Donate to Haiti Today
On August 2021, Haiti was hit by a 7.2 magnitude earthquake, leveling many communities throughout the southern part of the country. If you’ve ever donated to a Haitian charity, I’m certain you join us in our feelings of sadness and frustration. To see the first free black republic in the Americas struggling so much is heartbreaking, particularly when they are your own people. We all ask ourselves: What’s it going to take to help this country to develop? When does the charity end? The truth is I don’t have those long-term answers. I just know that the immediate need is great, and my goal is to take this step-by-step, one Haitian village at a time.
Many people have also asked me, “what’s the best way to donate to Haiti?”
or “If I donate to Haiti, where will the money go? or Will the people with the greatest need receive aid?” Well, this is where I come in. My own family hails from Croix-des-Bouquets, which, thankfully, was not one of the hard-hit areas. Castaches, a section in Jérémie, pictured below, was not so lucky. I’ve been in direct communication with the community leader of this village and he says, as always, his community is often forgotten when tragedy strikes.
Jérémie is a commune and capital city of the Grand’Anse department in Haiti. This region has a population of about 31,000 as per their 2003 census. Jérémie is also known as La Cité des Poètes (The City of Poets) for all of the writers, poets, and historians who were born there. Most notably, Thomas-Alexandre Dumas who would later become the father of famous writer Alexandre Dumas, whose works include The Count of Monte Cristo and The Three Musketeers. Poet Émile Roumer was also born there as well as Archbishop Joseph Serge Miot of Port-au-Prince, who tragically passed away in the 2010 earthquake.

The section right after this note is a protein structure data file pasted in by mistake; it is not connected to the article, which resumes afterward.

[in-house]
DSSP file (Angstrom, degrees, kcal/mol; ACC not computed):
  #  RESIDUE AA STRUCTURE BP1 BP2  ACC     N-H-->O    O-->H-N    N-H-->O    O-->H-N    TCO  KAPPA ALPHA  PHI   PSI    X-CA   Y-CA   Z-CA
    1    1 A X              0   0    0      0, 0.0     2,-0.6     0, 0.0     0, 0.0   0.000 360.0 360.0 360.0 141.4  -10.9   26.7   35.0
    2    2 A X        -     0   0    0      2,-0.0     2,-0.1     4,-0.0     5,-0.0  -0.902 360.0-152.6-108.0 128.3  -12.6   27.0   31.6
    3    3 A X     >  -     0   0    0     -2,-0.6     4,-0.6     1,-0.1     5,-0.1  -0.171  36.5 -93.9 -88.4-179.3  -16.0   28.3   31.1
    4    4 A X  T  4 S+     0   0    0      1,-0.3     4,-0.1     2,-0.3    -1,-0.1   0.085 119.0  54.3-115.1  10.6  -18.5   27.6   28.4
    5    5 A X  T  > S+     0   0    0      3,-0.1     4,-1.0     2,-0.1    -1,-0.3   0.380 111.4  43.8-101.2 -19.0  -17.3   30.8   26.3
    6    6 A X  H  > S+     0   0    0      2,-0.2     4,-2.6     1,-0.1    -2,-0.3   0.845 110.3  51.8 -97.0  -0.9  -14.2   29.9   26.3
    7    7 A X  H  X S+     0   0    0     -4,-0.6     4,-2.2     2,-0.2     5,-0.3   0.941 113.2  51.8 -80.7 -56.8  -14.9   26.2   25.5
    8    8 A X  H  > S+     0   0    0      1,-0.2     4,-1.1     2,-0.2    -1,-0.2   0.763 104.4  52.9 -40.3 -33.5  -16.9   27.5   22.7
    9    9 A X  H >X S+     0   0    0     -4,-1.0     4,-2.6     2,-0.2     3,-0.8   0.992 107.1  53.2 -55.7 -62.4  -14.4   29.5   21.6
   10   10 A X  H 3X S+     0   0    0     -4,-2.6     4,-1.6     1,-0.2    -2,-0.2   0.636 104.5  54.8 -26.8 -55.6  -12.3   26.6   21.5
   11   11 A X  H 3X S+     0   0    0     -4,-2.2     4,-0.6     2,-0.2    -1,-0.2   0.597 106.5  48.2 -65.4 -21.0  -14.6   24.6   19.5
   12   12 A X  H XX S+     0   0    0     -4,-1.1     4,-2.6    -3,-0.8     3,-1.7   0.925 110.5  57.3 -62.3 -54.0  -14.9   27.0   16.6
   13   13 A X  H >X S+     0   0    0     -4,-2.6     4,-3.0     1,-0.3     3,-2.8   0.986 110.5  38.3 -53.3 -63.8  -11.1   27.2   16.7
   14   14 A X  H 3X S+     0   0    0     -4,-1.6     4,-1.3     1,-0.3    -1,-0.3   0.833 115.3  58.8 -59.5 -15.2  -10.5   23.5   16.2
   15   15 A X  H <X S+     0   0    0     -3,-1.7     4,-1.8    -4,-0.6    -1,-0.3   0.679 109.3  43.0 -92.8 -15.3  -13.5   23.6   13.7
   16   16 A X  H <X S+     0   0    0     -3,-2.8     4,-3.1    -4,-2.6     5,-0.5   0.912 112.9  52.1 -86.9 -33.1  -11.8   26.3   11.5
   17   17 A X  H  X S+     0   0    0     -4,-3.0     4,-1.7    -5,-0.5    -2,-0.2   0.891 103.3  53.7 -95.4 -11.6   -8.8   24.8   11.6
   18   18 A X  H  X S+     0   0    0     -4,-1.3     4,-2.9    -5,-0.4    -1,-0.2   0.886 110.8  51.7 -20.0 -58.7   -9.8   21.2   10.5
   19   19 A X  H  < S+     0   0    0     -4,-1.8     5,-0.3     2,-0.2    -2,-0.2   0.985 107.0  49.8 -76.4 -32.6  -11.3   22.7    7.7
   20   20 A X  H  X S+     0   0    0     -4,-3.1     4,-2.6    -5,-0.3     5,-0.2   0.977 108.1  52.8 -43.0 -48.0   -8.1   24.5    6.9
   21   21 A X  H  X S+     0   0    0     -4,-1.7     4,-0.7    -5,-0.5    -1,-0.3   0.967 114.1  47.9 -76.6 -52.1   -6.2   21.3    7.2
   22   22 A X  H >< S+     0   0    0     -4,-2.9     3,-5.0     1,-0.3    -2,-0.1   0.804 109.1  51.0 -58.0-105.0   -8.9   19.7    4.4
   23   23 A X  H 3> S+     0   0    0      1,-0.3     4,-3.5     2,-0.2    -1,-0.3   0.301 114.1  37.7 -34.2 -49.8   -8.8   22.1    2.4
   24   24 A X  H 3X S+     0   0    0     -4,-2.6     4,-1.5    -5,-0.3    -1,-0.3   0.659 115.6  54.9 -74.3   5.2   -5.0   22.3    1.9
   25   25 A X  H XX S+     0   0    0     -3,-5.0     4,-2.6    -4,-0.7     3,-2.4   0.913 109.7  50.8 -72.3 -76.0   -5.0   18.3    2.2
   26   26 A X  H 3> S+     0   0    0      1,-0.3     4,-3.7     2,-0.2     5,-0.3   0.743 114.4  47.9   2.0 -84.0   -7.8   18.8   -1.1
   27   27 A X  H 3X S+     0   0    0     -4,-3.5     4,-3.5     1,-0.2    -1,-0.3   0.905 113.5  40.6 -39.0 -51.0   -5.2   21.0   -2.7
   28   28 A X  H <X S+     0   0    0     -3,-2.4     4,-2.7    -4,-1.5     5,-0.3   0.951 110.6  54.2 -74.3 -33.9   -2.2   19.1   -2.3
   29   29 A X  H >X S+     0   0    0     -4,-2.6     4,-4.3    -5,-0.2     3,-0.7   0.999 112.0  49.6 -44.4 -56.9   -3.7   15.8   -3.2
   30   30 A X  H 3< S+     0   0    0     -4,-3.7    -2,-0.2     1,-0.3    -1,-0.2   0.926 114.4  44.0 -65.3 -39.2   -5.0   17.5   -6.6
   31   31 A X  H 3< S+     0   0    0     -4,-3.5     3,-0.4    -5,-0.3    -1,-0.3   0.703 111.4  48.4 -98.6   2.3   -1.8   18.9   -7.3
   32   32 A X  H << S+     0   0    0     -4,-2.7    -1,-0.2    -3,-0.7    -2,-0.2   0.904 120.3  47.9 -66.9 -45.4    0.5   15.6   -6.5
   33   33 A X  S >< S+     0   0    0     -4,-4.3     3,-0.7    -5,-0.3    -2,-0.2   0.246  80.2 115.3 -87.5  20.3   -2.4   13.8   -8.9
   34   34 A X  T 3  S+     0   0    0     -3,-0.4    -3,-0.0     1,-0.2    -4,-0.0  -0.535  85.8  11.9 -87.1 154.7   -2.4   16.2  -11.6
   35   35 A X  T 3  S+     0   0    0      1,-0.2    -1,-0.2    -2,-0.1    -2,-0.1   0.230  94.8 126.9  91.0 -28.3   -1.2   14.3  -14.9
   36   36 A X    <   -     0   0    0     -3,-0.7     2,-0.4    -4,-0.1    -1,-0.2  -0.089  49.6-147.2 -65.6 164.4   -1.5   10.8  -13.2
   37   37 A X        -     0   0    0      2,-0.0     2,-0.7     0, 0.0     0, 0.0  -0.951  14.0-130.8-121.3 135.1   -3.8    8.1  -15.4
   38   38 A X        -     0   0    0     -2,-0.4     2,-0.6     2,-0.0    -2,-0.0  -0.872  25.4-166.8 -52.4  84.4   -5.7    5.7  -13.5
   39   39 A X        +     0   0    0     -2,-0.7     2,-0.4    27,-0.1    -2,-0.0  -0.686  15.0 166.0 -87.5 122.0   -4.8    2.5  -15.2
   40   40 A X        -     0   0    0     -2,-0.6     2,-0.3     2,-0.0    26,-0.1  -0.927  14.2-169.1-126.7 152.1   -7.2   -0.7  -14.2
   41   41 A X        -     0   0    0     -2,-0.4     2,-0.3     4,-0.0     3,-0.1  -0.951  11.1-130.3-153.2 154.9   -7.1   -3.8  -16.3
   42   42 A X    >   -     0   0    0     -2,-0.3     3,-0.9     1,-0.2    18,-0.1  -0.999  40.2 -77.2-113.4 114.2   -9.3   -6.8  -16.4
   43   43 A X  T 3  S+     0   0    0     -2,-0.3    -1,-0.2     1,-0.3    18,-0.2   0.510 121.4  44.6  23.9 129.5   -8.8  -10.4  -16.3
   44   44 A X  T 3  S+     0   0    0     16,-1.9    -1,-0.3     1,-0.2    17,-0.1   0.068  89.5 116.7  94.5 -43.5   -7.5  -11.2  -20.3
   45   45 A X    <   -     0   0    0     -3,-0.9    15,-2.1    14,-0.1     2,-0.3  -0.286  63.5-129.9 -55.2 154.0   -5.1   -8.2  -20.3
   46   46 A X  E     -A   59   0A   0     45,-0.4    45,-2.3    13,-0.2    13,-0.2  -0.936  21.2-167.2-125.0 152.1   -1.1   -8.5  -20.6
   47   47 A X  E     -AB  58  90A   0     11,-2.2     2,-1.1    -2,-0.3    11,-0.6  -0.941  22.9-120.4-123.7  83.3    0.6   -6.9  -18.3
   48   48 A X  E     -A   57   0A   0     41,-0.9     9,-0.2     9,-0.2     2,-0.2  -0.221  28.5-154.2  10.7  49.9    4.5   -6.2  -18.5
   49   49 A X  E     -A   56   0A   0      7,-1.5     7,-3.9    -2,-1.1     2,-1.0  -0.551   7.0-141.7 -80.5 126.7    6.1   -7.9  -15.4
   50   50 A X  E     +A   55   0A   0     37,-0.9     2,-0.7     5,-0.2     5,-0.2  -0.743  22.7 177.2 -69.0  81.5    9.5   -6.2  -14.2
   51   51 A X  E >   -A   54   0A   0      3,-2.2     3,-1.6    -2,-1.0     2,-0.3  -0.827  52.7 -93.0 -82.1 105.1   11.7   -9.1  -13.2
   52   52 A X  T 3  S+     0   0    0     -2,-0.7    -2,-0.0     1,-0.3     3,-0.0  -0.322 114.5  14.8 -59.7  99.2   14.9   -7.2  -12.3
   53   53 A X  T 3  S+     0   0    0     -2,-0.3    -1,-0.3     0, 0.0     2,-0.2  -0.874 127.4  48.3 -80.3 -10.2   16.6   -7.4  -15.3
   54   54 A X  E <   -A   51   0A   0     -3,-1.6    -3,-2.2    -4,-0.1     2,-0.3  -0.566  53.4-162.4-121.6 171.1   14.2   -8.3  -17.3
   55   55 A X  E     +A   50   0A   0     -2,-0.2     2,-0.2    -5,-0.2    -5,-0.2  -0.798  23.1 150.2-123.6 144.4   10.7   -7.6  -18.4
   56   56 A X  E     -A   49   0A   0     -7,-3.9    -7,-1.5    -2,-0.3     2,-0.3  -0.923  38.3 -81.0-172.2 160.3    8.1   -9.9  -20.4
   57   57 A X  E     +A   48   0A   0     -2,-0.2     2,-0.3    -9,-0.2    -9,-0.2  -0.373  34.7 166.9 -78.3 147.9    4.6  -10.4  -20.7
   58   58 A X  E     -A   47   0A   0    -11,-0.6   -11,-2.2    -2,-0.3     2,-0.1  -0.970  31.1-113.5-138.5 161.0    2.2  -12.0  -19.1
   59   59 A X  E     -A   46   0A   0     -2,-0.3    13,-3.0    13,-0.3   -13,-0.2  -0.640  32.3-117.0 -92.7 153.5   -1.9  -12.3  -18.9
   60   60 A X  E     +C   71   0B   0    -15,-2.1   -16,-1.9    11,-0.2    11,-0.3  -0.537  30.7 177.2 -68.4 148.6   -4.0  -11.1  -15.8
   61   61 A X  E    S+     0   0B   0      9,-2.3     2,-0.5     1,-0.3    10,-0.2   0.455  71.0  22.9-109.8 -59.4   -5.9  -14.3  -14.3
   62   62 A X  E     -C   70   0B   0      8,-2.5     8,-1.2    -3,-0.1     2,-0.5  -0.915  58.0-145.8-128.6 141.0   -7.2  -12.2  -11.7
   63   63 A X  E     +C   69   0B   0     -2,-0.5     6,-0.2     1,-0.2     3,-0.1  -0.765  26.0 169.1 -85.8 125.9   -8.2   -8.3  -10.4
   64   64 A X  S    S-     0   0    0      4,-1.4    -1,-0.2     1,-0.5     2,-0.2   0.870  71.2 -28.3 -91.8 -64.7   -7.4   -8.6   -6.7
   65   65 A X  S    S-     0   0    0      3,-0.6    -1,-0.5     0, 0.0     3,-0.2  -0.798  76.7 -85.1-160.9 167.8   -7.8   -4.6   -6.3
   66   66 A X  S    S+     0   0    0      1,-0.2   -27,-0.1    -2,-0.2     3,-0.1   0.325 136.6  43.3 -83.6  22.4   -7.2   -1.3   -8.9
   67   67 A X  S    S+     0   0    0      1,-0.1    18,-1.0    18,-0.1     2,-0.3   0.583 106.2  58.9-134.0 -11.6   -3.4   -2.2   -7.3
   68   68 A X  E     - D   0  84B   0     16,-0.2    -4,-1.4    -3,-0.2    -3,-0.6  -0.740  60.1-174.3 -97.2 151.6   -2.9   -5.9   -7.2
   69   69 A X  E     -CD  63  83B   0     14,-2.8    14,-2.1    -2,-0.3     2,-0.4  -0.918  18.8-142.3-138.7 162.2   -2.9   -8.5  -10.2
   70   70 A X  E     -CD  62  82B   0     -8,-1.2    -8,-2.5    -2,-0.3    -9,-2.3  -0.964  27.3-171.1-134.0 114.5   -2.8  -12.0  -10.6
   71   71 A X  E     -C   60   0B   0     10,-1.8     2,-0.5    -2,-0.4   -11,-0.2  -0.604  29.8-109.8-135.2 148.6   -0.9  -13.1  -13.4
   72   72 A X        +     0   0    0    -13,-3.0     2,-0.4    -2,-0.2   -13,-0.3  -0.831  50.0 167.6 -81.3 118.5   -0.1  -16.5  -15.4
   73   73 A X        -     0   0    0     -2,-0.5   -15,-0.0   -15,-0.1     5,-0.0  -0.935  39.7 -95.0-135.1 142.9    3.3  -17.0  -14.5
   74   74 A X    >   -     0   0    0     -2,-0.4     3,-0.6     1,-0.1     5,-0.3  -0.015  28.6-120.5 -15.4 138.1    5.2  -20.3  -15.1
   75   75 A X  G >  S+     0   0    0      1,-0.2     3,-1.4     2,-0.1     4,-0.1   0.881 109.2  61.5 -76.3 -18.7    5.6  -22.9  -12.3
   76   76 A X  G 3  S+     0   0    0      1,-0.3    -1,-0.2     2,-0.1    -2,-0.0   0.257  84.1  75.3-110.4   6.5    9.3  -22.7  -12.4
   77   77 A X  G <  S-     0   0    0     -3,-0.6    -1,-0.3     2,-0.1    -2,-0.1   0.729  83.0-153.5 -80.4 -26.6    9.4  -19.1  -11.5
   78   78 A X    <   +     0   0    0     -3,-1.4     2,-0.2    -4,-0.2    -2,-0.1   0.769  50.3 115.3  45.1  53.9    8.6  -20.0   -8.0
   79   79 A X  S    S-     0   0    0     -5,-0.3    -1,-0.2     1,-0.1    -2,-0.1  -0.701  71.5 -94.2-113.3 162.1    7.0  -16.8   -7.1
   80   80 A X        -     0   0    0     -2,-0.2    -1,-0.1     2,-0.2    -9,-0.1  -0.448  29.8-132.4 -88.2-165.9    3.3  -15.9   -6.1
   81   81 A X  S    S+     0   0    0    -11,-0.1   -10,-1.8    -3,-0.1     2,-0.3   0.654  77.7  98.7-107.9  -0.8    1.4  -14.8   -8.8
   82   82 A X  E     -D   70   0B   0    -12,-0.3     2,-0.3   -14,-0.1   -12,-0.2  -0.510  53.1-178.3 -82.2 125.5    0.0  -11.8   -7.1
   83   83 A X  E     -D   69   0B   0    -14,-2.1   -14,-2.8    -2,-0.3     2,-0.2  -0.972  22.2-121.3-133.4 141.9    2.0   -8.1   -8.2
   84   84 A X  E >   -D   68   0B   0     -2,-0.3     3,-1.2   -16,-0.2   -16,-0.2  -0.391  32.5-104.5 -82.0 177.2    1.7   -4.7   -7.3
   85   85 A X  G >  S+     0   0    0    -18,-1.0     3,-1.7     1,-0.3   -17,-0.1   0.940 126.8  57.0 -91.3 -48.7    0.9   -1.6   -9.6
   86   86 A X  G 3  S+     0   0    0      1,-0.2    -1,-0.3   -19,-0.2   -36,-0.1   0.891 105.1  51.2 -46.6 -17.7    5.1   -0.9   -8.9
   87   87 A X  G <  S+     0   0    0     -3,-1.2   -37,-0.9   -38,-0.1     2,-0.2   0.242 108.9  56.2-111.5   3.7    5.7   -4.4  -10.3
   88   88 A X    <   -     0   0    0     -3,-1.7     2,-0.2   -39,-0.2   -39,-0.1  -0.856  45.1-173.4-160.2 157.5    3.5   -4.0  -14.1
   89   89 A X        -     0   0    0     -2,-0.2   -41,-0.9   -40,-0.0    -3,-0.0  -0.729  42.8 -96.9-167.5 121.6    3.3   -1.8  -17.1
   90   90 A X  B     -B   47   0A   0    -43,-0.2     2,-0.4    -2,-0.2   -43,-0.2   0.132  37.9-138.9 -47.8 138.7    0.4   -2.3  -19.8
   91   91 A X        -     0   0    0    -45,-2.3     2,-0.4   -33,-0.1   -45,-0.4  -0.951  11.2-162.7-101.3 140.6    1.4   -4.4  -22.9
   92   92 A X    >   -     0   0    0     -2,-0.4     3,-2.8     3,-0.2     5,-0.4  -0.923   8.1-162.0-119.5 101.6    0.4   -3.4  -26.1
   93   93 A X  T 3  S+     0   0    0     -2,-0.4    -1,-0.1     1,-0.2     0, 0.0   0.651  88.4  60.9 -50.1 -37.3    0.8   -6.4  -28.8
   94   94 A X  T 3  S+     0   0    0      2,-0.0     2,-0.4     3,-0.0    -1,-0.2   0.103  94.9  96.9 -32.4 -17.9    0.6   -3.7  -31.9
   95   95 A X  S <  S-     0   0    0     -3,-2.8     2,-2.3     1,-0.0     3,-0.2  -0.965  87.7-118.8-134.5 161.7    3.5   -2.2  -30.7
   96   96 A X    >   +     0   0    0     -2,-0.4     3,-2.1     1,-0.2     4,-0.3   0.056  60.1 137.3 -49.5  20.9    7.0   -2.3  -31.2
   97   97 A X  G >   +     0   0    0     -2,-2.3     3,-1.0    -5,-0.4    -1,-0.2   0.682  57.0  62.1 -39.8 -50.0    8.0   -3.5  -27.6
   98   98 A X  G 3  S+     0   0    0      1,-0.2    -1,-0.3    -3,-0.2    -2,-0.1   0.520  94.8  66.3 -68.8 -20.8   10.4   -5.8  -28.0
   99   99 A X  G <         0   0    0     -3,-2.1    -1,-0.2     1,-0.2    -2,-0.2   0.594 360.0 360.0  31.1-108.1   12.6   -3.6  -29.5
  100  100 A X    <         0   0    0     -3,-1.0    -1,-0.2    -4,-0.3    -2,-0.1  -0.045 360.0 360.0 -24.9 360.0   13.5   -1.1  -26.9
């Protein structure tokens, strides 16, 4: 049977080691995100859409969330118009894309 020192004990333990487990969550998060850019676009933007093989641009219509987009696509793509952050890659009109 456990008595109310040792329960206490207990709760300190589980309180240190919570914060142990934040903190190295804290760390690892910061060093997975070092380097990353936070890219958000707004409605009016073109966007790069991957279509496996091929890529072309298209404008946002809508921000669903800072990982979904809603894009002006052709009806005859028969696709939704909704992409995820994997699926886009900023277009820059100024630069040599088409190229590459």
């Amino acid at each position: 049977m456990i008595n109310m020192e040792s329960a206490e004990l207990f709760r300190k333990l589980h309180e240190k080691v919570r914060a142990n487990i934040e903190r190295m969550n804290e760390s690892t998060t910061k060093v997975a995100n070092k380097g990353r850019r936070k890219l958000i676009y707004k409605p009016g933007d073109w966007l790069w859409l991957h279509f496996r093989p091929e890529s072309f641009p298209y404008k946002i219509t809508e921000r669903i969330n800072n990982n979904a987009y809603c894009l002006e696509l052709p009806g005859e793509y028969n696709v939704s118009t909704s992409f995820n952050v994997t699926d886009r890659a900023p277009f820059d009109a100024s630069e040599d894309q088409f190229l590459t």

As if the 2010 Haitian earthquake wasn’t enough, in 2016 the region was almost completely destroyed by Hurricane Matthew. In a New York Times article, following the aftermath of the hurricane, Marie Roselore Auborg, the minister for commerce and industry in the Grand Anse department, stated “Instead of going forward, we have to restart,” and that Hurricane Matthew “leveled all of the potential we had to grow and reboot our economy.”
It is for this reason, following this most recent tragedy, I have decided to somewhat adopt this village. I want to help as many people as I can to help rebuild their lives. Right now, we’re asking for cash donations, however, I am also organizing a local drive where we will be collecting goods to send to Haiti by the end of this month. I will be posting about the local drop-off areas soon.
If you’d like to donate to Haiti click the button below to send your donation via PayPal
*Please write “Donate to Haiti” in the memo section.
Why PayPal and not GoFund Me? My goal is to raise as much money as possible without having proceeds be subjected to percentage deductions. As I previously mentioned, Castaches, was hit hard by the earthquake and I want to make sure that every cent donated is given directly to the community.
In addition to your donation, you will also be sent monthly updates on how your donation is being distributed and used within the community. You will be sent these updates to the email associated with your PayPal donation. If you would like your email to go to another address or if you cannot donate at this time but would still like updates on the Castaches community you can click HERE to subscribe to the Castaches Donation newsletter.
Thank you for helping me to help my people.
Hey, Boo! My name is Lisa and you’ve stumbled upon my own little corner of the world. I’m a 30 something-year-old writer/mother/wife who happens to love lipstick, high heels, blackness, and the truth. You’ll find a mix of everything on this site, so I won’t bore you by trying to define this space. I hope you stay awhile!